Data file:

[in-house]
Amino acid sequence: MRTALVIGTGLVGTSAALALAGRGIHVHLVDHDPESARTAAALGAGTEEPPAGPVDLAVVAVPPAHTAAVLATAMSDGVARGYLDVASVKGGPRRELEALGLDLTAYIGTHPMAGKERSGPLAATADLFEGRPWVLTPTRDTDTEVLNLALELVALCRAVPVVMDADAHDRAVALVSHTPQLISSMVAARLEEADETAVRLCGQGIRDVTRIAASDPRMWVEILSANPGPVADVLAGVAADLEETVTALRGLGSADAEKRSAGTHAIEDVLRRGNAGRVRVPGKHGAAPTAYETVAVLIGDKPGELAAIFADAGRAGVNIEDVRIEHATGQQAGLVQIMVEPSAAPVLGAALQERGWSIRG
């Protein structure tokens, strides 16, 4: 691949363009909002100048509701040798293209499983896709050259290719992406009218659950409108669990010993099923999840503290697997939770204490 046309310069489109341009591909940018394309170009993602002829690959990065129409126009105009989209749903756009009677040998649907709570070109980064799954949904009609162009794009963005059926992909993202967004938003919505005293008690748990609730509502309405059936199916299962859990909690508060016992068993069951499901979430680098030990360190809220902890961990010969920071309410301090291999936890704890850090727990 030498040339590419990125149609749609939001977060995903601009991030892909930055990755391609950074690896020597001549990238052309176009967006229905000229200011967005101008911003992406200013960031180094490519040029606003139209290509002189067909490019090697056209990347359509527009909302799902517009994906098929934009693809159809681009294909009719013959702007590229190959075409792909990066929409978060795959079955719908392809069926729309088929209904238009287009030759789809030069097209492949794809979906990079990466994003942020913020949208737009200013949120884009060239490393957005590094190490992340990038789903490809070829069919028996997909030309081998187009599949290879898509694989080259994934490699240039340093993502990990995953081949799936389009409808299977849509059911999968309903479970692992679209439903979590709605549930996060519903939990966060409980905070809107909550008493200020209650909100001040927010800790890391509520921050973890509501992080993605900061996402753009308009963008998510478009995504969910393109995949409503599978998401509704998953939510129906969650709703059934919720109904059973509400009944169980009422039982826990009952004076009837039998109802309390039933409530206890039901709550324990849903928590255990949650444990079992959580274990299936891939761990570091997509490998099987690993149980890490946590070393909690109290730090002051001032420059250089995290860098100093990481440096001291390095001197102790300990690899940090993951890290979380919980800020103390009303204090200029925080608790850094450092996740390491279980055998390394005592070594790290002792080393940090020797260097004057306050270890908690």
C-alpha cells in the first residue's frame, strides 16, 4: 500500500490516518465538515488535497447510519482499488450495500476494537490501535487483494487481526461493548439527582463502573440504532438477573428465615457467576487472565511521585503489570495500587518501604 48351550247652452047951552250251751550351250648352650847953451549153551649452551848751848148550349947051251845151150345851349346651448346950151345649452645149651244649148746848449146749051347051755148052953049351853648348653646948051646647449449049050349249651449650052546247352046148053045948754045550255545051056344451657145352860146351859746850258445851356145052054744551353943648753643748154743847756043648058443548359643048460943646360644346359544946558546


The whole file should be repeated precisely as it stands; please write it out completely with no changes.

[in-house]
Amino acid sequence: MRTALVIGTGLVGTSAALALAGRGIHVHLVDHDPESARTAAALGAGTEEPPAGPVDLAVVAVPPAHTAAVLATAMSDGVARGYLDVASVKGGPRRELEALGLDLTAYIGTHPMAGKERSGPLAATADLFEGRPWVLTPTRDTDTEVLNLALELVALCRAVPVVMDADAHDRAVALVSHTPQLISSMVAARLEEADETAVRLCGQGIRDVTRIAASDPRMWVEILSANPGPVADVLAGVAADLEETVTALRGLGSADAEKRSAGTHAIEDVLRRGNAGRVRVPGKHGAAPTAYETVAVLIGDKPGELAAIFADAGRAGVNIEDVRIEHATGQQAGLVQIMVEPSAAPVLGAALQERGWSIRG
């Protein structure tokens, strides 16, 4: 691949363009909002100048509701040798293209499983896709050259290719992406009218659950409108669990010993099923999840503290697997939770204490 046309310069489109341009591909940018394309170009993602002829690959990065129409126009105009989209749903756009009677040998649907709570070109980064799954949904009609162009794009963005059926992909993202967004938003919505005293008690748990609730509502309405059936199916299962859990909690508060016992068993069951499901979430680098030990360190809220902890961990010969920071309410301090291999936890704890850090727990 030498040339590419990125149609749609939001977060995903601009991030892909930055990755391609950074690896020597001549990238052309176009967006229905000229200011967005101008911003992406200013960031180094490519040029606003139209290509002189067909490019090697056209990347359509527009909302799902517009994906098929934009693809159809681009294909009719013959702007590229190959075409792909990066929409978060795959079955719908392809069926729309088929209904238009287009030759789809030069097209492949794809979906990079990466994003942020913020949208737009200013949120884009060239490393957005590094190490992340990038789903490809070829069919028996997909030309081998187009599949290879898509694989080259994934490699240039340093993502990990995953081949799936389009409808299977849509059911999968309903479970692992679209439903979590709605549930996060519903939990966060409980905070809107909550008493200020209650909100001040927010800790890391509520921050973890509501992080993605900061996402753009308009963008998510478009995504969910393109995949409503599978998401509704998953939510129906969650709703059934919720109904059973509400009944169980009422039982826990009952004076009837039998109802309390039933409530206890039901709550324990849903928590255990949650444990079992959580274990299936891939761990570091997509490998099987690993149980890490946590070393909690109290730090002051001032420059250089995290860098100093990481440096001291390095001197102790300990690899940090993951890290979380919980800020103390009303204090200029925080608790850094450092996740390491279980055998390394005592070594790290002792080393940090020797260097004057306050270890908690």
C-alpha cells in the first residue's frame, strides 16, 4: 500500500490516518465538515488535497447510519482499488450495500476494537490501535487483494487481526461493548439527582463502573440504532438477573428465615457467576487472565511521585503489570495500587518501604 48351550247652452047951552250251751550351250648352650847953451549153551649452551848751848148550349947051251845151150345851349346651448346950151345649452645149651244649148746848449146749051347051755148052953049351853648348653646948051646647449449049050349249651449650052546247352046148053045948754045550255545051056344451657145352860146351859746850258445851356145052054744551353943648753643748154743847756043648058443548359643048460943646360644346359544946558546